At university, my first apartment was shared with the hands down winner of bat-shit craziest roommate ever and our next door neighbors appeared to dine regularly on something that smelled like wet matted dog fur, a situation I only improved slightly when I moved into the next apartment – right next door to a frat house.

My first house was sandwiched between two middle-aged married lechers, who made it nearly impossible for me to do my yard-work in peace.

The house I owned before moving here had me contending with hostile Stepford wives because my lawn was tidy to the impossible suburban standards and exposed me yet again to an alcoholic pervert in the adjacent lot, who ironically was someone who teased me mercilessly about my weight when we went to the same junior high.

Making nice with neighbors was not a high priority when I moved here. Rob is not exactly gregarious and keeps interactions to the minimum he can get away with and those he knew also knew Shelley, so they were polite and distant, but after four years, and with Dee out and about, I have gotten to know a lot of people around here. Teaching yoga at the community hall has made me a known quantity even beyond the block.

And I like it.

Sure, I wish the renter across the alley was a better pet owner because that dog of hers barks all the time, and the guy at the end of the next street who lets his dogs live in the house while he occupies the garage give me pause, but most people are pleasant and good-hearted.

So I don’t really want to make an issue of the school bud or diesel truck. I don’t want to be “that” neighbor. The picky princess one.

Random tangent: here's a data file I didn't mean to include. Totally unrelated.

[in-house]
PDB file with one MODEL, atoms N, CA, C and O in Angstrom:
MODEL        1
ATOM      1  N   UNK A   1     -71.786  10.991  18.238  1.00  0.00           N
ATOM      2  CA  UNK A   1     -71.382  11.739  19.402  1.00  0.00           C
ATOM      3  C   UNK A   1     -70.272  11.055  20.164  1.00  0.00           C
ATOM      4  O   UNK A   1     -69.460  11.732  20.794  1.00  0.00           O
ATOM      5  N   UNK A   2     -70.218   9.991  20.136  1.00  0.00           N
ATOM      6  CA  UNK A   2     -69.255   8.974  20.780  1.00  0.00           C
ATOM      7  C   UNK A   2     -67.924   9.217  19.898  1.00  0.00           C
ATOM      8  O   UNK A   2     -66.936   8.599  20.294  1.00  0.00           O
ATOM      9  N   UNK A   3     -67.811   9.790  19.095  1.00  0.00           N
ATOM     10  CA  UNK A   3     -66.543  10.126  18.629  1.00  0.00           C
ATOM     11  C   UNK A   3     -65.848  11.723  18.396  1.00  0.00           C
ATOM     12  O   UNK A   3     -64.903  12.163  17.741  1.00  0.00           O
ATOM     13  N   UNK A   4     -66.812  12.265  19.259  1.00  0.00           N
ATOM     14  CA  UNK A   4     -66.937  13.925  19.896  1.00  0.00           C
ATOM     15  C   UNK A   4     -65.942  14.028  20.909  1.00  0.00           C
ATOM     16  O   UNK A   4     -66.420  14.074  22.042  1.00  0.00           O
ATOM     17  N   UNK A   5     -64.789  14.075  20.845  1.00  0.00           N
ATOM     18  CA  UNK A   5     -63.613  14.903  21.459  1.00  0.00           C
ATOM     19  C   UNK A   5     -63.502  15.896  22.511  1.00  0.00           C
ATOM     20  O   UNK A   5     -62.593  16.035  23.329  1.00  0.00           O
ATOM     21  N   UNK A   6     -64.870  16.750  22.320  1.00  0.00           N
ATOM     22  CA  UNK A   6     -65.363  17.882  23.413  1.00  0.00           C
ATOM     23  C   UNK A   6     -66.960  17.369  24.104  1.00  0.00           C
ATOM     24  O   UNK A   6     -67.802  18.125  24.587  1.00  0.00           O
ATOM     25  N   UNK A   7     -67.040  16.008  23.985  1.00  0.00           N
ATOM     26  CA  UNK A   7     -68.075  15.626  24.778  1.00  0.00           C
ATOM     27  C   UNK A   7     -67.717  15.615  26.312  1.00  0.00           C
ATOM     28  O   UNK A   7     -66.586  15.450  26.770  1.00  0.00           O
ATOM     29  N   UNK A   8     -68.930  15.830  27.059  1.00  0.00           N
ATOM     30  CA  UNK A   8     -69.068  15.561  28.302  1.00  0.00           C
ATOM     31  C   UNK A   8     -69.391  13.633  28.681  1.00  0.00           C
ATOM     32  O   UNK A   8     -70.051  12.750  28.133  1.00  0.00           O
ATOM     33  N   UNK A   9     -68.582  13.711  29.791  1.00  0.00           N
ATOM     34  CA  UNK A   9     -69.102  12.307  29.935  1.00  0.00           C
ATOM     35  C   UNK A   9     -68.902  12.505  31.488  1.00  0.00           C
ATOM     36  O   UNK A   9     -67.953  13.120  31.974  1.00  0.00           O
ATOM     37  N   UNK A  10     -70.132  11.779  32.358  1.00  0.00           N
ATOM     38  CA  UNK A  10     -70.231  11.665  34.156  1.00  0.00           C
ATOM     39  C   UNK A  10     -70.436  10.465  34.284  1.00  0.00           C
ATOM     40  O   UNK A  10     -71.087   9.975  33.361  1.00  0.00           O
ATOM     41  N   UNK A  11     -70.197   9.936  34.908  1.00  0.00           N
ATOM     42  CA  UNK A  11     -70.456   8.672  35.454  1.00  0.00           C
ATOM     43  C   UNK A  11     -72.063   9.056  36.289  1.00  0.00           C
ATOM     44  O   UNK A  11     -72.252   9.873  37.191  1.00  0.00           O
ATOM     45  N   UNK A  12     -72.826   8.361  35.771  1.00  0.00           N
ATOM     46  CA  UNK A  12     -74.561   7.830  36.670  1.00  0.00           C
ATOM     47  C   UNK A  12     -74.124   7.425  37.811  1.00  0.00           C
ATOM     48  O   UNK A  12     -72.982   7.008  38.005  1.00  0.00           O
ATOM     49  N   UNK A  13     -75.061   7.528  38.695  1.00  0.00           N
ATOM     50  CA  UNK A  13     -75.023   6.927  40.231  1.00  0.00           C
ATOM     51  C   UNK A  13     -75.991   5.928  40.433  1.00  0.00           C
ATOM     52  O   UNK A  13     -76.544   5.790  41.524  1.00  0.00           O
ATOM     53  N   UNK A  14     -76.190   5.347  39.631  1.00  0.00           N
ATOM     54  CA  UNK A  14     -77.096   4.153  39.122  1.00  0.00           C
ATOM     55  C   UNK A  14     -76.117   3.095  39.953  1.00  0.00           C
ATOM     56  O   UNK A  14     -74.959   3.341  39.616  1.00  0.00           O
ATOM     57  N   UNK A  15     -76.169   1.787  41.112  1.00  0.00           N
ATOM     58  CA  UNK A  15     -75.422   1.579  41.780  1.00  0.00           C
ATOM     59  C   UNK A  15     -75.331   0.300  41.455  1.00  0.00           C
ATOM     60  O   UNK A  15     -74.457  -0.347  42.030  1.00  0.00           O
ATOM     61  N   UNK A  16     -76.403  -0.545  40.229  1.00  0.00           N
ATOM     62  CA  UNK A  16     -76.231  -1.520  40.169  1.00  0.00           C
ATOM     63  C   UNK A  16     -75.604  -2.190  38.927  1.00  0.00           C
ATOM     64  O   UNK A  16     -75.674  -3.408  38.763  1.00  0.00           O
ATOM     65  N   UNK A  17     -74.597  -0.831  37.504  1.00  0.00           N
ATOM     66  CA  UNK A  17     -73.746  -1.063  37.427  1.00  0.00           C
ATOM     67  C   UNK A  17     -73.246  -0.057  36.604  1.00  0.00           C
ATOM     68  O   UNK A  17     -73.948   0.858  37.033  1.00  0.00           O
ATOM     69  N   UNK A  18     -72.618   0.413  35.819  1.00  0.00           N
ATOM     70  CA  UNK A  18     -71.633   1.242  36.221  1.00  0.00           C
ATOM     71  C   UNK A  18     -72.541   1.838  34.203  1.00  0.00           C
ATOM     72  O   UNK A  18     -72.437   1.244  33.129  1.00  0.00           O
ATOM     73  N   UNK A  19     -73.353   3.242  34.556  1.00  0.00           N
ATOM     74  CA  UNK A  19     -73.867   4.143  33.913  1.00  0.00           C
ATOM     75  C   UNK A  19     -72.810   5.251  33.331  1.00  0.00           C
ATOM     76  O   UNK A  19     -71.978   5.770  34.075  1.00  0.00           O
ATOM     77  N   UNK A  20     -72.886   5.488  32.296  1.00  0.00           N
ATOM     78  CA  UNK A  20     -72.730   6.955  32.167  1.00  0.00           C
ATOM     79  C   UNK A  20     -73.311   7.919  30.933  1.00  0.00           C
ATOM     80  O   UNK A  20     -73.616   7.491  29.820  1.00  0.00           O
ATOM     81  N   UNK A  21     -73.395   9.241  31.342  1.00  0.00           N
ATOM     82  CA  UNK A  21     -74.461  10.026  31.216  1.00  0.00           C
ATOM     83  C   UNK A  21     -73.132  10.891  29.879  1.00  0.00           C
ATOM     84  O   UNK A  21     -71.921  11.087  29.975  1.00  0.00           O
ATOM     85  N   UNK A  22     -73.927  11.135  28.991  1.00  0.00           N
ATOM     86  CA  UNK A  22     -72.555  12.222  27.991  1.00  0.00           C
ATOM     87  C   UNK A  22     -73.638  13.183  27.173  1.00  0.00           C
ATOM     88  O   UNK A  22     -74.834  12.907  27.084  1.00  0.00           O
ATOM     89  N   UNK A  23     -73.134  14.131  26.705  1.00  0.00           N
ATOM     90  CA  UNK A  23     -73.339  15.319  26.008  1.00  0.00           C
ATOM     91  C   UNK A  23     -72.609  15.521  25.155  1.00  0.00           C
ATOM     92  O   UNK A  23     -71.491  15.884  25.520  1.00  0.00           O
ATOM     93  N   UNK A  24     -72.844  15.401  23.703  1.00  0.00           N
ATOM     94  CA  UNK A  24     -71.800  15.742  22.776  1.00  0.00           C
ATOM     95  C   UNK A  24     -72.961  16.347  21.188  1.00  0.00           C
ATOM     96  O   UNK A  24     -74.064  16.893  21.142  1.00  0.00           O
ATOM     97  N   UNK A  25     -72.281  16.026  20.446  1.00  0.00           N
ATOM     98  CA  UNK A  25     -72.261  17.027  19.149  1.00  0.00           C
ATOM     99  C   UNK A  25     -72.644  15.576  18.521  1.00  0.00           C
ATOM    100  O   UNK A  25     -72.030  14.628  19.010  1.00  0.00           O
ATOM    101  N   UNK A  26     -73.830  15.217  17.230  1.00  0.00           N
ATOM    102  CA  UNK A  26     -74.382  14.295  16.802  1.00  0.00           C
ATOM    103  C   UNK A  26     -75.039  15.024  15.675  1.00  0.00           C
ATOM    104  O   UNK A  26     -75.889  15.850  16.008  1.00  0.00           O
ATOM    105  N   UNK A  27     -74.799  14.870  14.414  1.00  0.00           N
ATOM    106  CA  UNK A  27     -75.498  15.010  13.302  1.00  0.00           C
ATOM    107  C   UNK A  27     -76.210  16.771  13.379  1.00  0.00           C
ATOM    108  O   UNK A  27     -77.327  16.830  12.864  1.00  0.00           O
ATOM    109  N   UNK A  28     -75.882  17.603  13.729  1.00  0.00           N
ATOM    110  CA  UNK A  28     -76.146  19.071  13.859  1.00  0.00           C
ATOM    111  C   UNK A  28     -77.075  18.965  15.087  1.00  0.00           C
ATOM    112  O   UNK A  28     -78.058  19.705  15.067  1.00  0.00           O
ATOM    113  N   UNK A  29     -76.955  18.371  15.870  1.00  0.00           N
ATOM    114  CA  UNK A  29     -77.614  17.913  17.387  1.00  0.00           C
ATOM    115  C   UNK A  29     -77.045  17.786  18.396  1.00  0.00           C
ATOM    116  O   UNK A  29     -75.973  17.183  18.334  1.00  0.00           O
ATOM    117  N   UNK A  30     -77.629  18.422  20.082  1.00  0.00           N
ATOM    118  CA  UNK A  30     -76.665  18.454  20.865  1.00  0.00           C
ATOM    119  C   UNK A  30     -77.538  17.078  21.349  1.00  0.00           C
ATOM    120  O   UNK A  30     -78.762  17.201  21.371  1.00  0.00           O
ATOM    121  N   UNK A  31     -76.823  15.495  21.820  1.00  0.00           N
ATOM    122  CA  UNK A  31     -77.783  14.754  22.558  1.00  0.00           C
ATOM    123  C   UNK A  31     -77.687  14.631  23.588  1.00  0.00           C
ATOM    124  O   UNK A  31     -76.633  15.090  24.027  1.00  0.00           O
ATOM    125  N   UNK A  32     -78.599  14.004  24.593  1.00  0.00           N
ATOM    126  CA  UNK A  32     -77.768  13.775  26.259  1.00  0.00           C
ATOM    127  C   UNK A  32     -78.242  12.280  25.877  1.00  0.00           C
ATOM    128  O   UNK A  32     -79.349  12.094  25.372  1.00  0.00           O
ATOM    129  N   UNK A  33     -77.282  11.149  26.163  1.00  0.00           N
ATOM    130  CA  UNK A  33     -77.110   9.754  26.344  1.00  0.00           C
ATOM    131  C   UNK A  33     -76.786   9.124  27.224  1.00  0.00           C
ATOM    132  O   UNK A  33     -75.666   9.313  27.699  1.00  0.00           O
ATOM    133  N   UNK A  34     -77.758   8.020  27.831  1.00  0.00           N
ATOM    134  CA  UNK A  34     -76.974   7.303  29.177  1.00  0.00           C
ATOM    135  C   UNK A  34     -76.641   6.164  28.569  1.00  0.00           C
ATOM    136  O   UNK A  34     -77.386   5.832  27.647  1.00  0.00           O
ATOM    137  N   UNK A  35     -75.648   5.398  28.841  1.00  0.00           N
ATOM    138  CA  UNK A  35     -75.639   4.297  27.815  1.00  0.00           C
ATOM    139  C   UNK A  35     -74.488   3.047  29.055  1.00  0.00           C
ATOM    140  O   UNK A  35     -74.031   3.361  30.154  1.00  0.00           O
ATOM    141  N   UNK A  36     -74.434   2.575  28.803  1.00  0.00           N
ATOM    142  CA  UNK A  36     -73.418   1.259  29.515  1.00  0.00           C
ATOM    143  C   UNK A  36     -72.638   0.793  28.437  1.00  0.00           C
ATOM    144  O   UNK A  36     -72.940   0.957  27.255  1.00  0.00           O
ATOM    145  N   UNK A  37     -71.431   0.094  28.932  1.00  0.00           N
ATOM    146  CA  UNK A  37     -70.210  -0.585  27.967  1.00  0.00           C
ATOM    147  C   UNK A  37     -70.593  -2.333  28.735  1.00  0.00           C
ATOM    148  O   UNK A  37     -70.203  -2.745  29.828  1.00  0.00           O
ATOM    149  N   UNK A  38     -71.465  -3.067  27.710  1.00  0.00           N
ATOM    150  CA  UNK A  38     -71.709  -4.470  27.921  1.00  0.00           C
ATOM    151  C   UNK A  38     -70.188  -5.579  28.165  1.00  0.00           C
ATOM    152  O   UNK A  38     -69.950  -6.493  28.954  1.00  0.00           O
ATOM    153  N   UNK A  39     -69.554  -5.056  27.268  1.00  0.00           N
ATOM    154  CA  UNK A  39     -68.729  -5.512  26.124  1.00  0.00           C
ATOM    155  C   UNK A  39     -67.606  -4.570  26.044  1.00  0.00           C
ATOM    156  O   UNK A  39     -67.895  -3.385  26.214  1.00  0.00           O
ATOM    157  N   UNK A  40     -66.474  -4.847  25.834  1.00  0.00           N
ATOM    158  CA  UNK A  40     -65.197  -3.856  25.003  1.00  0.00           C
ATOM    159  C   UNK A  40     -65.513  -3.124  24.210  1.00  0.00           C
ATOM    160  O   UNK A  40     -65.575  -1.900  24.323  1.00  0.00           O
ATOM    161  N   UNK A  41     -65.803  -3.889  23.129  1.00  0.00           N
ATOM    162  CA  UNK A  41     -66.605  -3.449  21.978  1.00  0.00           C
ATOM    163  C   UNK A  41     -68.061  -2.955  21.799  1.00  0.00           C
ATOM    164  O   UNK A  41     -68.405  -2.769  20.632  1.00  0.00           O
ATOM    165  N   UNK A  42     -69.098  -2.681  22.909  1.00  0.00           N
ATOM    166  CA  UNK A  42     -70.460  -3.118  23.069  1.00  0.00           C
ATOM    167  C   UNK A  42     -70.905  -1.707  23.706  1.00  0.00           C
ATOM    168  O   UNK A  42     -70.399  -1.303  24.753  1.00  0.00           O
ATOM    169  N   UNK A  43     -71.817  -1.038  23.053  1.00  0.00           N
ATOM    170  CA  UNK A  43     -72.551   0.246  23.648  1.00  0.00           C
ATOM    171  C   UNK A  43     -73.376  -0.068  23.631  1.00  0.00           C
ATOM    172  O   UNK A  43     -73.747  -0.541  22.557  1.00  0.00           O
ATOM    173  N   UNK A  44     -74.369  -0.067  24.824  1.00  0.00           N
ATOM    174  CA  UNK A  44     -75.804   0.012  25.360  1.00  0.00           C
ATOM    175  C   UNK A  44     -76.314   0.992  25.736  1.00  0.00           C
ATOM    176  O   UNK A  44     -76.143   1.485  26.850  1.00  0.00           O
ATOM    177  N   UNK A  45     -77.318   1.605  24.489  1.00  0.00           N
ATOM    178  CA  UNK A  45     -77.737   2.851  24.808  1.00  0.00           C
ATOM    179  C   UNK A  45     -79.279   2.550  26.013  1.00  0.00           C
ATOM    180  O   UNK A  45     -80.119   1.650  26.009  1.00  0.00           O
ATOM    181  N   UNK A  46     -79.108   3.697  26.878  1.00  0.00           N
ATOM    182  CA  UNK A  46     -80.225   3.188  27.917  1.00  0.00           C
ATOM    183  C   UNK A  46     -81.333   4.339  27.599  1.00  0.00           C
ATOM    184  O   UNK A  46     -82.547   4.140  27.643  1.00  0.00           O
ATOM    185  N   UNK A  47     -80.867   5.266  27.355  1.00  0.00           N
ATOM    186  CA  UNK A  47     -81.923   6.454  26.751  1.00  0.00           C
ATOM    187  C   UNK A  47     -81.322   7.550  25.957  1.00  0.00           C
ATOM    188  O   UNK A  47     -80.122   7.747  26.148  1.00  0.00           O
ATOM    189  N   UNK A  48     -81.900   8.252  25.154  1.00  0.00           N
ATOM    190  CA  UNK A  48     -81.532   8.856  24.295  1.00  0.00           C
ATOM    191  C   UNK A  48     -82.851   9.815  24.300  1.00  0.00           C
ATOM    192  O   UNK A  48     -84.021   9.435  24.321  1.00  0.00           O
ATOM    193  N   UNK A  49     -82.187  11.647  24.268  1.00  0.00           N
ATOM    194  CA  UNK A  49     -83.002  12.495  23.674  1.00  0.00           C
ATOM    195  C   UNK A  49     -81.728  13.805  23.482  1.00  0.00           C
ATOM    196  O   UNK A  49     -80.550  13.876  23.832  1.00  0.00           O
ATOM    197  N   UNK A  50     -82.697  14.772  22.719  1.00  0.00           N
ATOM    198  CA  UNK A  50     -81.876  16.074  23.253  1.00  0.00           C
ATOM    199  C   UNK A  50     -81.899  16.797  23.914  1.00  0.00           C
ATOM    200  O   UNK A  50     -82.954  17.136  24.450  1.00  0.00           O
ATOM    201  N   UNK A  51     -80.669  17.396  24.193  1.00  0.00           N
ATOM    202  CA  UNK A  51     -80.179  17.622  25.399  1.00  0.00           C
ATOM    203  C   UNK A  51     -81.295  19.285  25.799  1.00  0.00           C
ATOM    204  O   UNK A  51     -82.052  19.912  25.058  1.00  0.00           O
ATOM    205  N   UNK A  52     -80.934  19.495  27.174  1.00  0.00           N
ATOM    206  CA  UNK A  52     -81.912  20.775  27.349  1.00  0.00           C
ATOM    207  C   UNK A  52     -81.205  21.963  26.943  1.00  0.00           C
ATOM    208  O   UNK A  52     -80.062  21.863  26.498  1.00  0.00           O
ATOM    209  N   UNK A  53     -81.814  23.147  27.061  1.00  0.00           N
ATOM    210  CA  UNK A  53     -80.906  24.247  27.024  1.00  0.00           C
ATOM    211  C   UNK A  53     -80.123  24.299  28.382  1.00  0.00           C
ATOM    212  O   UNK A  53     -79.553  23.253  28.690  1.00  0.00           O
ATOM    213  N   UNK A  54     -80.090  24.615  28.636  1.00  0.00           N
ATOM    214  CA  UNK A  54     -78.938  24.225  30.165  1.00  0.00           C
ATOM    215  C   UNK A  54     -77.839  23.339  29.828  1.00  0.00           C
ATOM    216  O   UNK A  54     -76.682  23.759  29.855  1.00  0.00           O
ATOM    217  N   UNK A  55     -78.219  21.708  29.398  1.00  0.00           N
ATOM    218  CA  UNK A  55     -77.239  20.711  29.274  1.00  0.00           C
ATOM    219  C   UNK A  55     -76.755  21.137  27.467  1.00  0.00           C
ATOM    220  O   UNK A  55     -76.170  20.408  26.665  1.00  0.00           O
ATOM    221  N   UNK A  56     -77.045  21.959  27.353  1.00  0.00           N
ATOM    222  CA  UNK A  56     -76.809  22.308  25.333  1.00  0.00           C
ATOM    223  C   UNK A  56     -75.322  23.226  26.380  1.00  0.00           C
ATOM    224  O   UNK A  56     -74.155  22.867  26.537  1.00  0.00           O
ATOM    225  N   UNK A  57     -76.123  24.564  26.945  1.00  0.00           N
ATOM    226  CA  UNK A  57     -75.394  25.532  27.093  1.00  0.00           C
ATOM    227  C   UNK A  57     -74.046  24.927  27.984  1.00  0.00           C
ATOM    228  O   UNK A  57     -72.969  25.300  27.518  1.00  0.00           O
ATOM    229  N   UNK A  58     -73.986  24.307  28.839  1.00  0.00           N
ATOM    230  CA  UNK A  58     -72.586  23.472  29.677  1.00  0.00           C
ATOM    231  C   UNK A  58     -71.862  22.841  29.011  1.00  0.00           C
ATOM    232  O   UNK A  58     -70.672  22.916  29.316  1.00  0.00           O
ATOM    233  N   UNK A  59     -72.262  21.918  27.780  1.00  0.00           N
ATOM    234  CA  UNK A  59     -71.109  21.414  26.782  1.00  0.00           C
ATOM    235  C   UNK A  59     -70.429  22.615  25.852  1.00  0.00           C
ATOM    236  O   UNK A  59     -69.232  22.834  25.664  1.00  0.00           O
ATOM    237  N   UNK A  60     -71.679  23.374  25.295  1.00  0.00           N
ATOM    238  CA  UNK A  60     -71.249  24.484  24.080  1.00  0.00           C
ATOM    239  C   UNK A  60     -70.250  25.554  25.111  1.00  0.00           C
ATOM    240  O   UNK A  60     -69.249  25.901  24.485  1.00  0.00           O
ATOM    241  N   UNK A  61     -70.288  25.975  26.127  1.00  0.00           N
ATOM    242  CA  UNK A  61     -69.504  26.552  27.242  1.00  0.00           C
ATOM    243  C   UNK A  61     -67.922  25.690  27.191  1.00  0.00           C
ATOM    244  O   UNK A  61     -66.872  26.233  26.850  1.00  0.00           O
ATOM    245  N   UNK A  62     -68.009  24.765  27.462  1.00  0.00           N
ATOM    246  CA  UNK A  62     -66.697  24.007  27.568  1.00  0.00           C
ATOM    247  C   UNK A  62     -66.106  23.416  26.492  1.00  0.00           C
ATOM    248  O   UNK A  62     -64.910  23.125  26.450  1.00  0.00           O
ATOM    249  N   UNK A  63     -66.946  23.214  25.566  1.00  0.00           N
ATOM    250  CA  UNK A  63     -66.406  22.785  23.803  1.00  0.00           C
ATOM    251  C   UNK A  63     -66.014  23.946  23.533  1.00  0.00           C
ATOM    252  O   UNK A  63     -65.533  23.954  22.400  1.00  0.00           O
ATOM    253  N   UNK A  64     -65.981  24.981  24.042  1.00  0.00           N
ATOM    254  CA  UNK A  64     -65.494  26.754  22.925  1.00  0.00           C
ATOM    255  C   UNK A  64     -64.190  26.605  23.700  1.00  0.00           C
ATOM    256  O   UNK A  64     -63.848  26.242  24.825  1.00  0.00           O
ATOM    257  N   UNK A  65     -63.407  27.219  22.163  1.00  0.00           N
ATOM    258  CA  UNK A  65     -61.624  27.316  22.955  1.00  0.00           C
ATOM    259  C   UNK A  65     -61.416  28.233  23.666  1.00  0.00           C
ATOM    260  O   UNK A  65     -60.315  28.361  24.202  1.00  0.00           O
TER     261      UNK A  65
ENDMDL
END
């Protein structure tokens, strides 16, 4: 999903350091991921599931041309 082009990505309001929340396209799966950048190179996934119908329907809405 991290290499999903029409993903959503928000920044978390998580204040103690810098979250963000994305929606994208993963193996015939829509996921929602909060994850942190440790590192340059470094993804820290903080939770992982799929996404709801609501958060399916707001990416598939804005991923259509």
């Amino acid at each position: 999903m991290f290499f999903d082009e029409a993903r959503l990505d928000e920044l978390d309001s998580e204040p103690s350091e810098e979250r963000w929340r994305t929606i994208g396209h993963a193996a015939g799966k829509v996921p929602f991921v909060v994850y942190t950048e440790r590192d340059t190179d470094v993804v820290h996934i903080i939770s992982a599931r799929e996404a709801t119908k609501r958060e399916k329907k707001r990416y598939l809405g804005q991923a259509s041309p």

But, gawd, I am tired and can’t wait for summer to come and the big yellow bus to be mothballed.


The change in ribs

Image via Wikipedia

They say that chest pains should never be ignored. Rob refused to give his credence and look what happened. He could easily have died last summer.

So when I woke with chest pains in the wee hours Wednesday morning, I debated about 5 minutes before waking Rob.

I’d been seeing a physical therapist for rib pain that I thought stemmed from a neck/shoulder injury and just really bad desk ergonomics, but the pain I felt at 4 A.M. was across the top of the chest mainly and in the breastbone, so off we went to the E.R.

The E.R. in the Fort is a dicey proposition. The doctors are hit/miss in terms of interest and bedside manner and the nursing staff even mores so. But we lucked out, and there were just three other patients already in rooms when there could just as easily have been sick folk packing the lobby and stacked in the hallway like cord wood.

The doctor was foreign. They are all foreign. I don’t think white people pursue medical careers in Canada. And he was very young. My own doctor is Indian and not even as old as Edie. As a result, I am not quite sure if I am simply being imprecise with my description of what ails me or they are working from different English grammar book than the one I used to teach 7th graders with. Regardless, I always end up feeling frustrated and cut off, but eventually, the Dr. Ali Baba seemed to understand what I was trying to say.

Part of the problem was that I couldn’t fix on what the pain felt like other than it hurt and the doctor and nurses kept trying to spin what I was saying to match up with their checklists.

But Dr. Ali Baba did at least exam me. Canadian doctors so rarely look up from their laptops, let alone put them down and lay hands on you that I am beginning to wonder if they have divine powers.

Diagnosis? Costochondritis. An inflammation of the cartilage that connects the ribs to the breastbone. It can result from injury or from overuse or as a result of a chest infection. I am three for three on all counts this last six weeks.

Prescription?

“Rest your torso,” Dr. Ali Baba said.

As the torso makes up, well, pretty much everything that isn’t appendage, I am struggling with that and the contradiction …

“And also exercise and stretch.”

The nurse came in with a trainee who then was allowed to practice on me. The doctor ordered an injection of an anti-inflammatory which hurt probably more than the inflammation, and after it kicked in – we were cut loose.